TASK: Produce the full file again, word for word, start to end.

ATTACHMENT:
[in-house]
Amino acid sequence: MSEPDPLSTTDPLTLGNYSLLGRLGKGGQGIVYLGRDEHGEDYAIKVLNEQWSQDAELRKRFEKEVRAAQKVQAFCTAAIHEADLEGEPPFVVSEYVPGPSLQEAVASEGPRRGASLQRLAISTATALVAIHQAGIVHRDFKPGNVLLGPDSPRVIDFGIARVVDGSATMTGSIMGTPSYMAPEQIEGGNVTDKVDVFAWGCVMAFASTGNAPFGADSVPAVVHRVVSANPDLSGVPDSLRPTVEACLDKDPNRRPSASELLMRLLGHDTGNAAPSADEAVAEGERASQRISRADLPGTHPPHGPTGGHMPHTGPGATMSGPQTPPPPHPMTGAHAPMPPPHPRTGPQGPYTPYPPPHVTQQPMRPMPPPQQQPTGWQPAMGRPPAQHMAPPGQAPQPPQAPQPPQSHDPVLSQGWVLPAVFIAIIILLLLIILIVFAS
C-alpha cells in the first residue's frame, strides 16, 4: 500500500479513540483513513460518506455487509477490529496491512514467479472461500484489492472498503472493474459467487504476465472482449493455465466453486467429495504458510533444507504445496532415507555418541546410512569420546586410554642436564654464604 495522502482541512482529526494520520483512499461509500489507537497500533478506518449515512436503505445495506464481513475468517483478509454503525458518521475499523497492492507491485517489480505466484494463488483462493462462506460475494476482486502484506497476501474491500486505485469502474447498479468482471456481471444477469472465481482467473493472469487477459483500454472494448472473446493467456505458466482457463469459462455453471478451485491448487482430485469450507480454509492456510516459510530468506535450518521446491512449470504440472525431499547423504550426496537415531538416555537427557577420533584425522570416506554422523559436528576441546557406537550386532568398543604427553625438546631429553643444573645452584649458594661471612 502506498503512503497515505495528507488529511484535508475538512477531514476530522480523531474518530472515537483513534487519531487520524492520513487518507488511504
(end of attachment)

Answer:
[in-house]
Amino acid sequence: MSEPDPLSTTDPLTLGNYSLLGRLGKGGQGIVYLGRDEHGEDYAIKVLNEQWSQDAELRKRFEKEVRAAQKVQAFCTAAIHEADLEGEPPFVVSEYVPGPSLQEAVASEGPRRGASLQRLAISTATALVAIHQAGIVHRDFKPGNVLLGPDSPRVIDFGIARVVDGSATMTGSIMGTPSYMAPEQIEGGNVTDKVDVFAWGCVMAFASTGNAPFGADSVPAVVHRVVSANPDLSGVPDSLRPTVEACLDKDPNRRPSASELLMRLLGHDTGNAAPSADEAVAEGERASQRISRADLPGTHPPHGPTGGHMPHTGPGATMSGPQTPPPPHPMTGAHAPMPPPHPRTGPQGPYTPYPPPHVTQQPMRPMPPPQQQPTGWQPAMGRPPAQHMAPPGQAPQPPQAPQPPQSHDPVLSQGWVLPAVFIAIIILLLLIILIVFAS
C-alpha cells in the first residue's frame, strides 16, 4: 500500500479513540483513513460518506455487509477490529496491512514467479472461500484489492472498503472493474459467487504476465472482449493455465466453486467429495504458510533444507504445496532415507555418541546410512569420546586410554642436564654464604 495522502482541512482529526494520520483512499461509500489507537497500533478506518449515512436503505445495506464481513475468517483478509454503525458518521475499523497492492507491485517489480505466484494463488483462493462462506460475494476482486502484506497476501474491500486505485469502474447498479468482471456481471444477469472465481482467473493472469487477459483500454472494448472473446493467456505458466482457463469459462455453471478451485491448487482430485469450507480454509492456510516459510530468506535450518521446491512449470504440472525431499547423504550426496537415531538416555537427557577420533584425522570416506554422523559436528576441546557406537550386532568398543604427553625438546631429553643444573645452584649458594661471612 502506498503512503497515505495528507488529511484535508475538512477531514476530522480523531474518530472515537483513534487519531487520524492520513487518507488511504